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Meet Snag Filmmakers: Les Guthman Explores Saturn and Its Moon in ‘Saturn’s Embrace’

Meet Snag Filmmakers: Les Guthman Explores Saturn and Its Moon in 'Saturn's Embrace'

Meet Snag Filmmakers is a feature that profiles filmmakers whose work is available to screen for free on SnagFilms.com, Indiewire’s parent company, via First Person features penned by the filmmakers themselves. Below, get to know director Les Guthman and learn about his fascinating documentary “Saturn’s Embrace.”

What It’s About: The exploration of Saturn and its moons is one of the greatest feats of exploration in human history.

What’s It’s REALLY About: The film is an homage, both to the scientific genius of our exploration of the solar system and beyond — relatively unheralded as it might be — and to our profound understanding of the evolution of the universe, sublimely confirmed by Cassini’s unprecedented digital images and measurements of Saturn’s rings. The title, “Saturn’s Embrace,” comes from an image at the end of the film, in which we see earth as a tiny dot, “nestled in the arms of Saturn’s rings,” as Carolyn Porco says. It is Saturn that tells us far more about ourselves, than we can bring to it far across the solar system.

Sticking to the Truth: First of all by the mission’s profound accomplishments and discoveries at Saturn — the landing of a probe on the surface of Titan, 980 million miles from earth, and the discovery of lakes on Titan and salt water geysers shooting out from the surface of the moon Enceladus, mind-bending to say the least!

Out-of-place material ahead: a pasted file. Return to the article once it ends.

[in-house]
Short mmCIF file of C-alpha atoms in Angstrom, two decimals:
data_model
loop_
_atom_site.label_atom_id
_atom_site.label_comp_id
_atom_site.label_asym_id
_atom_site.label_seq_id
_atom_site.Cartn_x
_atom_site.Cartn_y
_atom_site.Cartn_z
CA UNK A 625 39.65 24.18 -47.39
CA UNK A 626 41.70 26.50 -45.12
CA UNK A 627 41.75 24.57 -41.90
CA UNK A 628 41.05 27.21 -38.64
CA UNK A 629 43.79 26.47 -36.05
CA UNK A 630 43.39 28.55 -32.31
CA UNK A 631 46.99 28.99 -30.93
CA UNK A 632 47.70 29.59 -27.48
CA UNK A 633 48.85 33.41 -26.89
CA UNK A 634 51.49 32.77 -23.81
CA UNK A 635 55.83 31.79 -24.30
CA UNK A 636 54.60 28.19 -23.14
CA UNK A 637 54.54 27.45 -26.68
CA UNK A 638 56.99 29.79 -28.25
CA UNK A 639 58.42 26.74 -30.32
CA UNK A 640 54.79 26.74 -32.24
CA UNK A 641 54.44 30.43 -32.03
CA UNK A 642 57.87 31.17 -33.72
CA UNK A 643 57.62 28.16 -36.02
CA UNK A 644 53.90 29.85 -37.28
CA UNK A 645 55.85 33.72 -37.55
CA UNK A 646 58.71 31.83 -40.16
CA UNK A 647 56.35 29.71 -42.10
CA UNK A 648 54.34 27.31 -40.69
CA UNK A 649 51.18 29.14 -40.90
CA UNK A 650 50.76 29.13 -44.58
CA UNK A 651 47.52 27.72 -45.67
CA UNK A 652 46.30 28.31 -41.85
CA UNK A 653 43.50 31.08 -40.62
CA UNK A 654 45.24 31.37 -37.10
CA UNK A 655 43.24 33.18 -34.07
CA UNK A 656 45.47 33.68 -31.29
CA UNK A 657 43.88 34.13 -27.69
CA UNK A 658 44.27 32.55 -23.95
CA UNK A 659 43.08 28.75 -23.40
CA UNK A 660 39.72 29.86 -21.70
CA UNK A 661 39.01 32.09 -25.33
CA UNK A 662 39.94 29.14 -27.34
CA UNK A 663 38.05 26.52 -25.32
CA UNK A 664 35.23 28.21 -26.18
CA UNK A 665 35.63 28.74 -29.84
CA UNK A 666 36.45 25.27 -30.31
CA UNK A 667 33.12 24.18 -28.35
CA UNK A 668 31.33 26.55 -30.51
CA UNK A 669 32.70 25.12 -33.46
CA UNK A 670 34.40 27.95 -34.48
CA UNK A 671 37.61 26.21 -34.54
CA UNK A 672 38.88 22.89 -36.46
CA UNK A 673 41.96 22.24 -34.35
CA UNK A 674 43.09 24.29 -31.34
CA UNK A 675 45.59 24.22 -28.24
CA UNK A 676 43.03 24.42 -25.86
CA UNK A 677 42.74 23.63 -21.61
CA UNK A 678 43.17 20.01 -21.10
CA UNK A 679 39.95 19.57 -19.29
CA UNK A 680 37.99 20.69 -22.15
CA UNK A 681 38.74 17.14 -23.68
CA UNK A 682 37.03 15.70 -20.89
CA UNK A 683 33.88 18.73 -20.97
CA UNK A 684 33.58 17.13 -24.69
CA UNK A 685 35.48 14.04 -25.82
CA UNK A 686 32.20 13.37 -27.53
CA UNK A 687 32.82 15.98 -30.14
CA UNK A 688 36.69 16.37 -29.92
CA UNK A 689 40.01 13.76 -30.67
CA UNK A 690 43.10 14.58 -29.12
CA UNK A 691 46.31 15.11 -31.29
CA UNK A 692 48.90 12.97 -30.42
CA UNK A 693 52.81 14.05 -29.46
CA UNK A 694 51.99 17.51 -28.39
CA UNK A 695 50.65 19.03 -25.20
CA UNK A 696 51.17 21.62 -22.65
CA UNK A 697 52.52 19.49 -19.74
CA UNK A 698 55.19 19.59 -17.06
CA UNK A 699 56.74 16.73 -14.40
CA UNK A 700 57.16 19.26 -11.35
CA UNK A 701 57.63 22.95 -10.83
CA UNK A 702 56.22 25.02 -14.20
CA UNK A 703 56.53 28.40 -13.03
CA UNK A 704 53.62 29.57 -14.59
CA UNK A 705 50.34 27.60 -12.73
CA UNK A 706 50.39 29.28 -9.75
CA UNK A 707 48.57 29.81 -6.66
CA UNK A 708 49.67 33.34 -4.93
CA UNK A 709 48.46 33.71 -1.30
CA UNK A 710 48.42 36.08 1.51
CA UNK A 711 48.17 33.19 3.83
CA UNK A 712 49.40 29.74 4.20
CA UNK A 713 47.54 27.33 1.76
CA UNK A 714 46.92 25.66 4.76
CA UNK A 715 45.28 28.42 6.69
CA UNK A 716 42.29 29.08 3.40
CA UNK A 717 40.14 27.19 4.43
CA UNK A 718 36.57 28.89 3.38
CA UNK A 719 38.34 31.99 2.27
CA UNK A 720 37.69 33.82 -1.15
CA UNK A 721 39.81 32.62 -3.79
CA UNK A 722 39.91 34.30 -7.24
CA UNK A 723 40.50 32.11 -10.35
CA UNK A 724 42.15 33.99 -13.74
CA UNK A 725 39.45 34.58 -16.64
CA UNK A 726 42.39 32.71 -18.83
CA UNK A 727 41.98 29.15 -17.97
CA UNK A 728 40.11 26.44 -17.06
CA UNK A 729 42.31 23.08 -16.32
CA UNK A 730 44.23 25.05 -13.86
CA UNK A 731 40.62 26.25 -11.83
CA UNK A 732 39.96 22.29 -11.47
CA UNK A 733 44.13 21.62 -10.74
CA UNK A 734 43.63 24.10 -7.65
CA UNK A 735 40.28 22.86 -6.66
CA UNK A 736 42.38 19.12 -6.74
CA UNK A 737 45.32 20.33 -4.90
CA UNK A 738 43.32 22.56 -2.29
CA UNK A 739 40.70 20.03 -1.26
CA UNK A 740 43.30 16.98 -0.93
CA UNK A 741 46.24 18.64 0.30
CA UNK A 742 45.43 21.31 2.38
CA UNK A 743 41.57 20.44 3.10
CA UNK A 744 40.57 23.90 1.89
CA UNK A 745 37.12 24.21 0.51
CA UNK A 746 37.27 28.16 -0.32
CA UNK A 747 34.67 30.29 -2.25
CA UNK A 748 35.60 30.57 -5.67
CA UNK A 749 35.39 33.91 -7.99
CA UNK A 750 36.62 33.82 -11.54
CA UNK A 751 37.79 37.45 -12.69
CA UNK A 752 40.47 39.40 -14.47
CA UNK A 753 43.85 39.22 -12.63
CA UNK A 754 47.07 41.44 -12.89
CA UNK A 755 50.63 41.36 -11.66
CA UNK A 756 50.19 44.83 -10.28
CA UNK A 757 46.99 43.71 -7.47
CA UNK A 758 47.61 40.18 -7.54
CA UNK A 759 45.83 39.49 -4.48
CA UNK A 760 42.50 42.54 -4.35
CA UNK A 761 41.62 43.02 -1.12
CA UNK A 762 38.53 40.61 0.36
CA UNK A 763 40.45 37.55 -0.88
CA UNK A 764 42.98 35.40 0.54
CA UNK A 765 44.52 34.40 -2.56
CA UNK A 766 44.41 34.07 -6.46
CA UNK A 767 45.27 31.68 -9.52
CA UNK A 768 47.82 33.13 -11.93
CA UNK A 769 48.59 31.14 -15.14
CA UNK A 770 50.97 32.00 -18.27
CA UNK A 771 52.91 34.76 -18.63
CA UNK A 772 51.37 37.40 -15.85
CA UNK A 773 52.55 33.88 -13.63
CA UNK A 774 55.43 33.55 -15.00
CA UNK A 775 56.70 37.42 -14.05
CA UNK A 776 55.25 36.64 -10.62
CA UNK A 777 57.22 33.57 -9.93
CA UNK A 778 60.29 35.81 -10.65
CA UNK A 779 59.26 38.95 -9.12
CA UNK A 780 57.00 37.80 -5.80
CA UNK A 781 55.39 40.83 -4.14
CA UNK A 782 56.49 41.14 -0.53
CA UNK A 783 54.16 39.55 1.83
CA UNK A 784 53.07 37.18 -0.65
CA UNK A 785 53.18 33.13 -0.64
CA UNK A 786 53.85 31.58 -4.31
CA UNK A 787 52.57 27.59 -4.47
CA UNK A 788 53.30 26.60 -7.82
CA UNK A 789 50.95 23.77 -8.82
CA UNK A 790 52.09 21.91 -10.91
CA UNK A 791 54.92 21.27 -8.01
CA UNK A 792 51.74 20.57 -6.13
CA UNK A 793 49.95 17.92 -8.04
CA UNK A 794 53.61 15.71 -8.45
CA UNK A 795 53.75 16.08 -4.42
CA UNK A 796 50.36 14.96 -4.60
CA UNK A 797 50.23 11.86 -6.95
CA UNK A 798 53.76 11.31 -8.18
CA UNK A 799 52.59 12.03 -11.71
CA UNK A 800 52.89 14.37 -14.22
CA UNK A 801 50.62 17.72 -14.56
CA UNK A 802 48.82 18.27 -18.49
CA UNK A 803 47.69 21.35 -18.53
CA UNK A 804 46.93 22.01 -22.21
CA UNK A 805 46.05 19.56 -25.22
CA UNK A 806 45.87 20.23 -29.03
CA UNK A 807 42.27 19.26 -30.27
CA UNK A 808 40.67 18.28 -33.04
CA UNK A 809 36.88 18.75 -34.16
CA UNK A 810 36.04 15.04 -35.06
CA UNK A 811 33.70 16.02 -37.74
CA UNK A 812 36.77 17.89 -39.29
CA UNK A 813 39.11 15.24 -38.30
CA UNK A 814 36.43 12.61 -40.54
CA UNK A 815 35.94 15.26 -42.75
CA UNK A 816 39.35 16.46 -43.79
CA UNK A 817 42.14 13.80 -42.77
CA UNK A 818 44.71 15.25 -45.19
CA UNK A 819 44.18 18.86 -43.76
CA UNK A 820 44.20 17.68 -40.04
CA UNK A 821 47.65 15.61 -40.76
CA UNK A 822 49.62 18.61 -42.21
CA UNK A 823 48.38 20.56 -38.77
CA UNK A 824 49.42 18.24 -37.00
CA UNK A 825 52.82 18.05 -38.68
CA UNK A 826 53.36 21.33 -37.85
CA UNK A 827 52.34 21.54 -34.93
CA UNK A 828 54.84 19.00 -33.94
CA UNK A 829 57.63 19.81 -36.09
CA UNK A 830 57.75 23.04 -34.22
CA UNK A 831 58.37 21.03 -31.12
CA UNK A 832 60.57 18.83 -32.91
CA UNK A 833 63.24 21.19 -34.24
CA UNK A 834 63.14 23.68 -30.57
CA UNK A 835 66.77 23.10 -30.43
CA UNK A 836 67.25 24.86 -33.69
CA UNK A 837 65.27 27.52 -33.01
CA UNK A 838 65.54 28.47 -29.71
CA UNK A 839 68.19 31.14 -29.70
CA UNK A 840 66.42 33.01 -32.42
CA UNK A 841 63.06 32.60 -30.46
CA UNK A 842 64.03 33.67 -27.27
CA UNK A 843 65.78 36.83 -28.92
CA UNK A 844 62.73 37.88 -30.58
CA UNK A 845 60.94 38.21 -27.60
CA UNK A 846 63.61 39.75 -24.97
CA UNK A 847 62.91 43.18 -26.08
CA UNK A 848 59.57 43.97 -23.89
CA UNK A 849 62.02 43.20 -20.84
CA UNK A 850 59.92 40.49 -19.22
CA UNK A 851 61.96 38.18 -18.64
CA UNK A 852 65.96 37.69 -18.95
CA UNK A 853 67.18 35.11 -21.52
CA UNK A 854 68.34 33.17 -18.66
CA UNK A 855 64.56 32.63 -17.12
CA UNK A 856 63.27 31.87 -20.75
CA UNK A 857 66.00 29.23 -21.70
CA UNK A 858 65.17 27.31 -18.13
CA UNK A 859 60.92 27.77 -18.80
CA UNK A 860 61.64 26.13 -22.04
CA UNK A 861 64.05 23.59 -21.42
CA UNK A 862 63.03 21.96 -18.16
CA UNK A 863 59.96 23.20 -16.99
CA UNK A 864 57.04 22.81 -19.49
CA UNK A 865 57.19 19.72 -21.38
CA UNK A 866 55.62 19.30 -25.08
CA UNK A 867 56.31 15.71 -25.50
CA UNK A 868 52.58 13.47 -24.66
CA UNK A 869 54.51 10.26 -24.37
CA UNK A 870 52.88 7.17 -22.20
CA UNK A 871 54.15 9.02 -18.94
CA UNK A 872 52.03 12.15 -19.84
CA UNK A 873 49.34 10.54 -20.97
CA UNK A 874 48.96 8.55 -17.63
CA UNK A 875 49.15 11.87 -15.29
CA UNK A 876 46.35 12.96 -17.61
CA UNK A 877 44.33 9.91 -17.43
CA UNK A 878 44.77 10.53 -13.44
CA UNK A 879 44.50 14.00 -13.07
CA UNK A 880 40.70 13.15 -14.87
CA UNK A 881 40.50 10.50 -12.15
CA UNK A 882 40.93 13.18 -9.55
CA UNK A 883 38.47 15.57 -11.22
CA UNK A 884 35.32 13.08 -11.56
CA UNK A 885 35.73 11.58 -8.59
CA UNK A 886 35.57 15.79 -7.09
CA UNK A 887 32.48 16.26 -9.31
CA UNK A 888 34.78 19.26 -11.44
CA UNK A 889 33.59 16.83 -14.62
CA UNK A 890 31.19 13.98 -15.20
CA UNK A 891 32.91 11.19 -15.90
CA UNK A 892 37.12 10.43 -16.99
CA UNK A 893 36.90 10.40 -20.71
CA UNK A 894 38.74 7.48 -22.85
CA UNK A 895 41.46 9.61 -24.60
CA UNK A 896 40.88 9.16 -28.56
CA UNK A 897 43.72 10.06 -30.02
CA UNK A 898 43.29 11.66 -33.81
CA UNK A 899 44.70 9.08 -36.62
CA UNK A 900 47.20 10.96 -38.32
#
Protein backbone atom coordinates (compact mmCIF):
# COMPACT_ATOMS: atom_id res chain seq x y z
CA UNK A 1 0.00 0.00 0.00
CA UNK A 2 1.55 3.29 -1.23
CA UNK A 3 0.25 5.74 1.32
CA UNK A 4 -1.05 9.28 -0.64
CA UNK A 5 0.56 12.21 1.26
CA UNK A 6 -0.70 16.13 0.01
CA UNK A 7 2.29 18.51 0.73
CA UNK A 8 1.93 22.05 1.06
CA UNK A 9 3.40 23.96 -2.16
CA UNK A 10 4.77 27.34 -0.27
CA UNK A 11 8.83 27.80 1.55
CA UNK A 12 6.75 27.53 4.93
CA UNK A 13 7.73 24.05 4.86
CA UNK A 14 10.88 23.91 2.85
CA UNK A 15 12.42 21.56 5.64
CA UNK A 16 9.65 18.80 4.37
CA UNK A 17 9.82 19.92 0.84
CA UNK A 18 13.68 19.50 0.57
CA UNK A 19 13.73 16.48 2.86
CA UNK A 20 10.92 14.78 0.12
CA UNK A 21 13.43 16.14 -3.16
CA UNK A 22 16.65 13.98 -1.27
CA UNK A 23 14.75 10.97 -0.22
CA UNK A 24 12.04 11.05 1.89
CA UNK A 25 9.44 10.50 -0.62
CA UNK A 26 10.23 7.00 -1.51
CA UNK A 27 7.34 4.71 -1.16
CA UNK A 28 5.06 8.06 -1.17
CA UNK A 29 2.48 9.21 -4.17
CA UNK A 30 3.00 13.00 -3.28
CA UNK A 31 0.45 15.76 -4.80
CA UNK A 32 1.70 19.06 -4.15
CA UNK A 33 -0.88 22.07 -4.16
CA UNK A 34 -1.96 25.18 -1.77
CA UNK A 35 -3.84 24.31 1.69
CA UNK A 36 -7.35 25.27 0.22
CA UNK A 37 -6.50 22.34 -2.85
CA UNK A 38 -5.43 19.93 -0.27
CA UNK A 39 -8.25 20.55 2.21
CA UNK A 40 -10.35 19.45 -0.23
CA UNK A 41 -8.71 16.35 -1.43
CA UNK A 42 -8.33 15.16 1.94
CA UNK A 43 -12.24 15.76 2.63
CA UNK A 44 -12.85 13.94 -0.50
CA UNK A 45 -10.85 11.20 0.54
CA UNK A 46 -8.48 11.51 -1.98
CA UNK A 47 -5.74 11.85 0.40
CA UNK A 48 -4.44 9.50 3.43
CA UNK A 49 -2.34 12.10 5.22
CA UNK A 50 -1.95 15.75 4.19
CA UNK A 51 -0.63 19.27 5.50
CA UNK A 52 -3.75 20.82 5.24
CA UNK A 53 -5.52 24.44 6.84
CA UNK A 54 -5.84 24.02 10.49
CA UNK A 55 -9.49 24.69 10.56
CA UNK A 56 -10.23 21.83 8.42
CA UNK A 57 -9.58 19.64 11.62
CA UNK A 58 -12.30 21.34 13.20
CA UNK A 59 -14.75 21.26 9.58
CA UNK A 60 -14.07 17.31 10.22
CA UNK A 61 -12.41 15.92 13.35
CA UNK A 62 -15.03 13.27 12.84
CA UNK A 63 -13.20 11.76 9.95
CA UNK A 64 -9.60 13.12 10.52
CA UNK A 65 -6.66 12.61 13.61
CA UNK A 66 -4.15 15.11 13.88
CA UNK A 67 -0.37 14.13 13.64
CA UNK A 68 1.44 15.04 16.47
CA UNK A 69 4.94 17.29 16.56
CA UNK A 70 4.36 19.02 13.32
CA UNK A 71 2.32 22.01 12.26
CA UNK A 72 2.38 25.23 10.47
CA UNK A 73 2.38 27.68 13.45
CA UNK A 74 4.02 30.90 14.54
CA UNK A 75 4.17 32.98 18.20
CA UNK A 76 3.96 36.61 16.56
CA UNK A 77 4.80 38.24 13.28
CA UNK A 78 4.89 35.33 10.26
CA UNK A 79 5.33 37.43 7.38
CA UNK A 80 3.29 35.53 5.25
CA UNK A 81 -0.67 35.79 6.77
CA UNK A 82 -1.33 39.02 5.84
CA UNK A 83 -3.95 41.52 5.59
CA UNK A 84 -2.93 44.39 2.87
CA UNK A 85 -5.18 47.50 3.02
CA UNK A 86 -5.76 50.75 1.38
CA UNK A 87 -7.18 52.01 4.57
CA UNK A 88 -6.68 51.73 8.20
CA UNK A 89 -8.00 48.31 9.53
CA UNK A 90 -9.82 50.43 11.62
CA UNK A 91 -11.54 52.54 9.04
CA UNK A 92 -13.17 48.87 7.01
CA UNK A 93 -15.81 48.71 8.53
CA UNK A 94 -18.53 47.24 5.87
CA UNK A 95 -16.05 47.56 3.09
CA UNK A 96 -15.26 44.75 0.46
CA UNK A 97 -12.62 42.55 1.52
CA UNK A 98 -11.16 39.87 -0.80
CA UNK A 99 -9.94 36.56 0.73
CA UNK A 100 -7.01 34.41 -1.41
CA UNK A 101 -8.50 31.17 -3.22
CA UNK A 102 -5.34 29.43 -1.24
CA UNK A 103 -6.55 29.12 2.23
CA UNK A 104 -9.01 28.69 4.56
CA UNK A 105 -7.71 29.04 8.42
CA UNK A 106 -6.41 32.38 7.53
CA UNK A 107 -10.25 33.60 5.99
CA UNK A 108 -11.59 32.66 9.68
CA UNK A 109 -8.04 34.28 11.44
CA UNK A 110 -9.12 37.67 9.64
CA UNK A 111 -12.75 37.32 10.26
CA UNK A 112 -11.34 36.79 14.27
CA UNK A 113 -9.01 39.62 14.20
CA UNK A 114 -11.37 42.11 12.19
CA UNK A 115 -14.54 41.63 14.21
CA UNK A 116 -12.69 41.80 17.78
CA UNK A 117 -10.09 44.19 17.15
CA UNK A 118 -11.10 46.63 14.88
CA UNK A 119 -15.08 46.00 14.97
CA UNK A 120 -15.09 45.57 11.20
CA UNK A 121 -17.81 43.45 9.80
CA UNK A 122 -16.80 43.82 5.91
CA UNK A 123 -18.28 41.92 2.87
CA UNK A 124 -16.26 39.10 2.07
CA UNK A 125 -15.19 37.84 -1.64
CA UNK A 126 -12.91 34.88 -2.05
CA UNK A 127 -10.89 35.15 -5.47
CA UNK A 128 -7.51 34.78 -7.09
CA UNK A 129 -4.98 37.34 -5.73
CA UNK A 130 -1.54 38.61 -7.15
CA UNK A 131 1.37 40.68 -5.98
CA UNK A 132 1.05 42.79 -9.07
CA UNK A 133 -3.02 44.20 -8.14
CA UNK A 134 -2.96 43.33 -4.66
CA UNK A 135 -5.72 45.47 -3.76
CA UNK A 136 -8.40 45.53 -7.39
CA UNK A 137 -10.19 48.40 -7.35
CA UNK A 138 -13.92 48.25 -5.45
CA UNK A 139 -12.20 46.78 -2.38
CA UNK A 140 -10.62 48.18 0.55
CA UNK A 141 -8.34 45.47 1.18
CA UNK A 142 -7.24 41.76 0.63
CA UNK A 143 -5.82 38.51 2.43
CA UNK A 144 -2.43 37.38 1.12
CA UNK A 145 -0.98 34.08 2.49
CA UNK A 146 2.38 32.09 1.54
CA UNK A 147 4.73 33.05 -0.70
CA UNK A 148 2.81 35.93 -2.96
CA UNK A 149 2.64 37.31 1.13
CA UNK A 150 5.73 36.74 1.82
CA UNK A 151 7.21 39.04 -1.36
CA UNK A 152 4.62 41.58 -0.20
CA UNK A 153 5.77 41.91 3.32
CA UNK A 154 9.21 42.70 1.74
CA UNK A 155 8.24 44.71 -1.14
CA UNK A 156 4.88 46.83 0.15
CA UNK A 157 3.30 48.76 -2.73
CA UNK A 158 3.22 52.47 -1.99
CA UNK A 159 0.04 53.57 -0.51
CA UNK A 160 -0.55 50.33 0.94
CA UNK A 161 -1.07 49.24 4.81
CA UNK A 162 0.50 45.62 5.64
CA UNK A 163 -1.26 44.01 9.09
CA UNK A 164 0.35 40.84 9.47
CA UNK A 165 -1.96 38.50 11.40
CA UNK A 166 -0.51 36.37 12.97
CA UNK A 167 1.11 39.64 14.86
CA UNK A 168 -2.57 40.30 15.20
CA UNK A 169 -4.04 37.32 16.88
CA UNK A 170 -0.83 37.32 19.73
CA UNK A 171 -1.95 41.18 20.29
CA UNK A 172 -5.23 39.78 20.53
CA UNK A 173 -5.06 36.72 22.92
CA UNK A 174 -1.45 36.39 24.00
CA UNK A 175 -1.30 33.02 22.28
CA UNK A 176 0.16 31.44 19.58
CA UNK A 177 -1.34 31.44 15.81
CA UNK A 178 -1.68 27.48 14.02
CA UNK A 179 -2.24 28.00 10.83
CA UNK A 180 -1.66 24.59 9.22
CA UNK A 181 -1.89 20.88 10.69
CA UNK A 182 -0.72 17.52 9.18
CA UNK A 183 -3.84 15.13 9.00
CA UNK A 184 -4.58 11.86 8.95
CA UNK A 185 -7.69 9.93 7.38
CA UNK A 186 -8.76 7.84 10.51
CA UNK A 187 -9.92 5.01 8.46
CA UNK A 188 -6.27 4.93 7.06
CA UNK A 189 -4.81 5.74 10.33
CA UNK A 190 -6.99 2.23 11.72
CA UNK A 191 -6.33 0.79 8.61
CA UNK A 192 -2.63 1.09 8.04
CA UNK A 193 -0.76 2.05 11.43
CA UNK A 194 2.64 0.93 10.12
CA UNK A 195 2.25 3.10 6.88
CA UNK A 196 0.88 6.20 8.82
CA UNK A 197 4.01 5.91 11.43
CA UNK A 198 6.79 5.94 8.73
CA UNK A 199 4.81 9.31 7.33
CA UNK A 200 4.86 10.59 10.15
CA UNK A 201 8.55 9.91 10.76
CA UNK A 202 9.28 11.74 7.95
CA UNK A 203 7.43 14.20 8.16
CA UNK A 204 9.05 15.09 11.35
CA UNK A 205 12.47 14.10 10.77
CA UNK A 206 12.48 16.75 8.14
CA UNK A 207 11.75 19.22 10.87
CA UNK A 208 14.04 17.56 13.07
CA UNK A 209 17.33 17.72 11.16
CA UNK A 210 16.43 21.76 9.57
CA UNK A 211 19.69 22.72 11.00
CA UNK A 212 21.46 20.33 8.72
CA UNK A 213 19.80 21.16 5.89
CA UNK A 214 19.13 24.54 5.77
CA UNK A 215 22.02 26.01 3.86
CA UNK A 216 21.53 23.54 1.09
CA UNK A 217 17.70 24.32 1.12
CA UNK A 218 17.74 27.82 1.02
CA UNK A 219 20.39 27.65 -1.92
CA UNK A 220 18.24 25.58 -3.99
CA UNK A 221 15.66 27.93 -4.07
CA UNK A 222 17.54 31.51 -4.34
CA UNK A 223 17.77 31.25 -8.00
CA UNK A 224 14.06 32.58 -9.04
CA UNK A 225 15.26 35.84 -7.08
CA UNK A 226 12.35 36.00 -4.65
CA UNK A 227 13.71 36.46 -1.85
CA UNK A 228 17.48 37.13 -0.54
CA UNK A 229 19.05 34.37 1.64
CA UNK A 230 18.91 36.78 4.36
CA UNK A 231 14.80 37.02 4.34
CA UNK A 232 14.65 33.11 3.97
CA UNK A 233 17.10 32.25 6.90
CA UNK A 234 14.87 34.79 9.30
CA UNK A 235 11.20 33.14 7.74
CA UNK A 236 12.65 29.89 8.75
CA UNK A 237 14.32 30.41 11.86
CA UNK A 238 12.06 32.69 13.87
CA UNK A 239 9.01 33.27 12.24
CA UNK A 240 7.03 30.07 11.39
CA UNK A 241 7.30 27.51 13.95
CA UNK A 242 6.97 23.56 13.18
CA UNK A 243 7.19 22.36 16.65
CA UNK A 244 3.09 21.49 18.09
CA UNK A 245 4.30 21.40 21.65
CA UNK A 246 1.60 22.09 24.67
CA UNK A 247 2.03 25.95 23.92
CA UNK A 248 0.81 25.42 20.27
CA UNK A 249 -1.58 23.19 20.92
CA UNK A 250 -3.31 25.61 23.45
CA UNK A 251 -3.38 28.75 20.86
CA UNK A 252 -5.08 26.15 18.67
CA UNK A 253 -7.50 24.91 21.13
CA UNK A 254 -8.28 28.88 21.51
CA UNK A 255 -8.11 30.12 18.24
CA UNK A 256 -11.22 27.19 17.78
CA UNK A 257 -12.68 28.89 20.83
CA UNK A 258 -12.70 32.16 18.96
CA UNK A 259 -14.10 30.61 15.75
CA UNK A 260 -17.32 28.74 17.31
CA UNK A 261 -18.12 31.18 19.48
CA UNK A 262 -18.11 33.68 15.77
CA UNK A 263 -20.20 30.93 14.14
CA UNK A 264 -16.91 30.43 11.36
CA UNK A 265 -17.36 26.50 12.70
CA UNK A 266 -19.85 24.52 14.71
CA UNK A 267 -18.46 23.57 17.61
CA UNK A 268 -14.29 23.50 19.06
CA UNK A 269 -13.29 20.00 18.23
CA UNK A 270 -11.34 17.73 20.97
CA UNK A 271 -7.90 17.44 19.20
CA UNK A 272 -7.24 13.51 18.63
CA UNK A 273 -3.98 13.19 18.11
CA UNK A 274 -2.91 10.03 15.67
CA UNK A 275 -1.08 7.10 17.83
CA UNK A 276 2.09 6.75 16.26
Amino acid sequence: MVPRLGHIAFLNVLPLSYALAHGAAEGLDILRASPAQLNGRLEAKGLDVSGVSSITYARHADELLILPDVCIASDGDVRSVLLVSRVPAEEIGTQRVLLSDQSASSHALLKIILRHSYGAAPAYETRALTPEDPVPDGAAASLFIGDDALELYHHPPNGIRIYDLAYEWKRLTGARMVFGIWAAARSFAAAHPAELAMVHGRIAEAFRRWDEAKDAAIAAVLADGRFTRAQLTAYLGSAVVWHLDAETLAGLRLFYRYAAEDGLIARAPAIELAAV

But I was also inspired, or rather, motivated, to make this film by the predominance of junk science on cable. The unabashed distortions, the phony hype and false promotion, the breathless narrators, the casual or purposeful disregard for scientific knowledge, are all too often the norm on our best-known cable networks; in the apparent belief that good science means bad ratings, which is only a failure of imagination. Even NOVA is not immune to creeping junk science. I wanted to make a film in which the scientist told the tale entirely in her own words, using only the actual digital images taken by the mission.

“Truth in Simplicity”: My inspirations were those filmmakers, going back Roberto Rossellini with “Open City” in 1945, who sought truth in simplicity.

In the Works: I’m very surprised and amazed by the 2D-to-3D conversion of my 2009 film, “Skiing Everest.” I’ve been working in native 3D 4K production for four years, along with making “Skiing Everest” and “Saturn’s Embrace” in HD. I never expected that “Skiing Everest” would be converted — or that some of the older footage, shot in DVCam, would hold up in stereo. But the film looks great and will be released in theaters and on Blu-ray 3D this winter.

Watch It Below:


About the Filmmaker: I have been fortunate to produce over 40 feature documentaries, direct 11, write 15 and edit 10 documentaries…after having worked for almost a decade at NBC News in New York. I made unique opportunities to finance these films, in creating the “Discover Magazine” science series at Disney; and leading Outside Television, the production division of Outside magazine, for ten years. But I am also fortunate to have been one of the original content partners of Snagfilms, founding the XPLR channel for adventure, science and environmental documentaries when Snagfilms launched in 2008. Snagfilms is the Discovery Channel of the 21st Century, as the world is beginning to recognize.

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